Identifying Signs of Addiction

Are you concerned about someone, perhaps a family member or friend, but you’re unsure if they have a drug problem? It can be a challenge to determine whether the substance use of a person has already reached problematic levels. In this article, we’ll tackle the process of identifying signs of addiction and how to address them.

Disheveled girl purchasing drugs - Identifying Signs of Addiction

Early Signs of Drug Addiction 

Before substance use takes a physical toll, you’ll probably notice very strange behavior. By identifying signs of addiction as they’re happening, you’ll be able to seek immediate help from treatment professionals. The earliest signs of drug addiction to watch out for are the following:

Gradual Decline in Physical Appearance

If you’re living with someone you suspect to have a drug addiction or substance use disorder (SUD), see if there’s a gradual decline in the person’s physical appearance. The physical change can be shocking for those who rarely see their family member or friend. This is because substance abuse will completely transform how an individual looks in just a short span of time.

First, there’s a rapid change in the person’s weight. Addiction will come before self-care and any other need. As such, those who have alcohol or drug problems often forget to eat nutritious meals or lose their appetite altogether.  Opioids and other substances are associated with sweet tooth development. This means those who take the drug won’t opt for healthy food. Malnutrition will result in a sudden and significant loss in weight which can be very alarming and dangerous.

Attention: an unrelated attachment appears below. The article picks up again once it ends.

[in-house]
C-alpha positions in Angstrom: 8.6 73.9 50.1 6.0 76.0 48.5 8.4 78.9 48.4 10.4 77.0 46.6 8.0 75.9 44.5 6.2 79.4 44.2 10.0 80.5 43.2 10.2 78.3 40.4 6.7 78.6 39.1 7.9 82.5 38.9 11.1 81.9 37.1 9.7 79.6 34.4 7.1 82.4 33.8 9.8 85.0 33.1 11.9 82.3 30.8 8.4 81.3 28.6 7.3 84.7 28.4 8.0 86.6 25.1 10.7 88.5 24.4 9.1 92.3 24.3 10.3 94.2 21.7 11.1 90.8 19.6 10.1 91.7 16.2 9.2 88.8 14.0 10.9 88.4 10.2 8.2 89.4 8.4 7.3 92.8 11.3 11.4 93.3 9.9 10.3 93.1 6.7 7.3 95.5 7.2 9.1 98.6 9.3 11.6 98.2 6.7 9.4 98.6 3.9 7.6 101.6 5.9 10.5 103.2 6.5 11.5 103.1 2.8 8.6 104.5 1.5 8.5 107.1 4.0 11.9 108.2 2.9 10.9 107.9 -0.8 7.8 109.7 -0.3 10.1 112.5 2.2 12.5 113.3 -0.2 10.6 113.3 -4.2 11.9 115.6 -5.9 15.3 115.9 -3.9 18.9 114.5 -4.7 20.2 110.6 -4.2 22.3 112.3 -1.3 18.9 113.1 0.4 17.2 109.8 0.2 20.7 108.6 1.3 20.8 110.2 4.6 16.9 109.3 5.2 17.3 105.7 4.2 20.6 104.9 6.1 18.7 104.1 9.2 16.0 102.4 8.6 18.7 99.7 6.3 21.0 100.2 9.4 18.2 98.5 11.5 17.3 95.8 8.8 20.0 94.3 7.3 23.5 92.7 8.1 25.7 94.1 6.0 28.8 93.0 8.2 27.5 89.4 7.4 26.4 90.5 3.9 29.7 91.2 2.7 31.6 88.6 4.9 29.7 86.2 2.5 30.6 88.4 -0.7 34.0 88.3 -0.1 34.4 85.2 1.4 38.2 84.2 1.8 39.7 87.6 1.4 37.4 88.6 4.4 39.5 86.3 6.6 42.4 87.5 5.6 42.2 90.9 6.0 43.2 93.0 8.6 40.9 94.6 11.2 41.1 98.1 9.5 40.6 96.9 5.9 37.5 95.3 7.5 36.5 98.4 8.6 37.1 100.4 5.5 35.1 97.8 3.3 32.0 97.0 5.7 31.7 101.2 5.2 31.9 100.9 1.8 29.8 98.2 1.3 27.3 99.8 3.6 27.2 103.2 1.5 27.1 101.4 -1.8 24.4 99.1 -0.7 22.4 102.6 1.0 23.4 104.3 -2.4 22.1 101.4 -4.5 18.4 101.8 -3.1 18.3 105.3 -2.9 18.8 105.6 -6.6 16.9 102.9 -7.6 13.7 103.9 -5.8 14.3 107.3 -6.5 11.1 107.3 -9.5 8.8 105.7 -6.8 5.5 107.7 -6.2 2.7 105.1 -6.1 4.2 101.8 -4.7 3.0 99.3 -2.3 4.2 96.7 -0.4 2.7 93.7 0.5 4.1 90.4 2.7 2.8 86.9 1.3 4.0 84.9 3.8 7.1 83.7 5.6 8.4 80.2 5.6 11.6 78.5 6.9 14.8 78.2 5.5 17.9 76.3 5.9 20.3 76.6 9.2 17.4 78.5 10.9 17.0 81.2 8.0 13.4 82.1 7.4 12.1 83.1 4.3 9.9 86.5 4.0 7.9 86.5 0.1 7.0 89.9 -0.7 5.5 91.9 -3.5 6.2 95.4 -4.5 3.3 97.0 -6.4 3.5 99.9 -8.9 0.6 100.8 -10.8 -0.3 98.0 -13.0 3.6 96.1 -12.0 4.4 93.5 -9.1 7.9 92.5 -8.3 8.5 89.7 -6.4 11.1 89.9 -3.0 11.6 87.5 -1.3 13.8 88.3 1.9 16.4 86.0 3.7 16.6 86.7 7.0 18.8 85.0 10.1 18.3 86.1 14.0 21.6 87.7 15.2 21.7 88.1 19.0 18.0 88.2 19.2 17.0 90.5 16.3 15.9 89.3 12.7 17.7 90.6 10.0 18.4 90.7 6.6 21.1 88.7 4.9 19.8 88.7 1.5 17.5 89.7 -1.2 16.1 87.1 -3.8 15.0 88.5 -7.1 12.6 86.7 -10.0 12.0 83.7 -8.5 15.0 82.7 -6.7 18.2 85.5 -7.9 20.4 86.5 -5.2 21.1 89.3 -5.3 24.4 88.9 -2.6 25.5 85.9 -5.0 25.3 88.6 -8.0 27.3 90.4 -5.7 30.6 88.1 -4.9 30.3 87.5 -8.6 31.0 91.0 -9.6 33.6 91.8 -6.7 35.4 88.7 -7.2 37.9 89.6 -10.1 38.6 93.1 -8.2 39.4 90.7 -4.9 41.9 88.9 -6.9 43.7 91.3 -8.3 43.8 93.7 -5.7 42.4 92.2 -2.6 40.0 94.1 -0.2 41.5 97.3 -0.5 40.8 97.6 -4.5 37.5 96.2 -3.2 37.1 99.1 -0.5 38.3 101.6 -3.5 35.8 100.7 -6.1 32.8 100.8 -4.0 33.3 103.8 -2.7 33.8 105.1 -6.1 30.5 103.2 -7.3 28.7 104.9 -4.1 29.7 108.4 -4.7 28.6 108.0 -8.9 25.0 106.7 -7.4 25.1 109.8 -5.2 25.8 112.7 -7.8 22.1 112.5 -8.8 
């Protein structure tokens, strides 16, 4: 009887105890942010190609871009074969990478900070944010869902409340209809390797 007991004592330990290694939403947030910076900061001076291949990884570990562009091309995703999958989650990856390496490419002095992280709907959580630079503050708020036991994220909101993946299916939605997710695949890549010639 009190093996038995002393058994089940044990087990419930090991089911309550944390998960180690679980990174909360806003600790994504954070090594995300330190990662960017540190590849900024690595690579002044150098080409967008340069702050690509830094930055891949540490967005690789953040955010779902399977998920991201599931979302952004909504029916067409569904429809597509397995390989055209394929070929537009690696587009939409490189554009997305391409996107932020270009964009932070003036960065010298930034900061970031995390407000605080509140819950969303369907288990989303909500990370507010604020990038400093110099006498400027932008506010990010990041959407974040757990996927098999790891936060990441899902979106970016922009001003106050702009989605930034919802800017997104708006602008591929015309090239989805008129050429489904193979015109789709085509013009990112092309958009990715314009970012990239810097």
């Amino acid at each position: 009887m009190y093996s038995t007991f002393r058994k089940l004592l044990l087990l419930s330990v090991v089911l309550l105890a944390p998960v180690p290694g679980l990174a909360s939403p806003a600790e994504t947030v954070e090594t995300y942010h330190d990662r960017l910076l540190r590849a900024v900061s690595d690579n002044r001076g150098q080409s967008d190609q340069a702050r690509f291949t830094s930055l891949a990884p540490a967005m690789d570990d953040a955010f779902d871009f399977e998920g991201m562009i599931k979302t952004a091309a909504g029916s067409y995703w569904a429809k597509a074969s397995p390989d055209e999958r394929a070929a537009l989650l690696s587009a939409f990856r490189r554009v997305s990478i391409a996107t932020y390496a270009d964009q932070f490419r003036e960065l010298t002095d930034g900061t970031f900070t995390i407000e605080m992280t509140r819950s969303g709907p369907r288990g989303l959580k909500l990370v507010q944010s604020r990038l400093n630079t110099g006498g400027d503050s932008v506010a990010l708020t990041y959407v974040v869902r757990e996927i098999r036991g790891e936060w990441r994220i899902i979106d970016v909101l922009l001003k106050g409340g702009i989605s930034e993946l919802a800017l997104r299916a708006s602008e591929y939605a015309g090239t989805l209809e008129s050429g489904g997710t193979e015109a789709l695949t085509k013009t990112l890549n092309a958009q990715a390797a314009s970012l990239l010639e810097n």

When identifying addiction signs and symptoms, the most common physical signs of a substance will depend on the type of substance an individual is using, but they’re typically the following:

  • Pupils that are either dilated or pinpoint. 
  • Bloody noses 
  • Red and puffy eyes 
  • Uncoordinated movement 
  • Unusual and unpleasant body odor 
  • Fluctuating speech patterns 
  • Plaques or wounds that are open

Changes in Personality and Mood

While addicted people might be quite critical of others, their own conduct can be unpredictable, shifting suddenly from exhilarating joy to indignant mistrust. Mood swings are more noticeable when an addicted person is making attempts to cut back or be ‘on the wagon.’ Some individuals, for reasons that are not completely understood, undergo a change in personality when they consume alcohol or use other substances. 

In its most extreme form, this change is analogous to the coexistence of two distinct personalities within the same body. Someone close to you goes missing, and in its place comes a stranger who is completely out of control.

Relationship Problems

Many people start their addiction journey as the life and soul of the party. Their social circle shrinks to other users as their hunger intensifies and their behavior starts to deteriorate, perpetuating the idea that binge drinking and/or drug use are acceptable behaviors. Even these buddies can eventually vanish, leaving them alienated and alone. Changes in a person’s family life, such as divorce or separation, can typically occur unexpectedly and without explanation. Children may prematurely separate themselves from their families in a variety of ways, including eloping, moving in with relatives, or working their way into the workforce. This will help in identifying addiction signs and symptoms.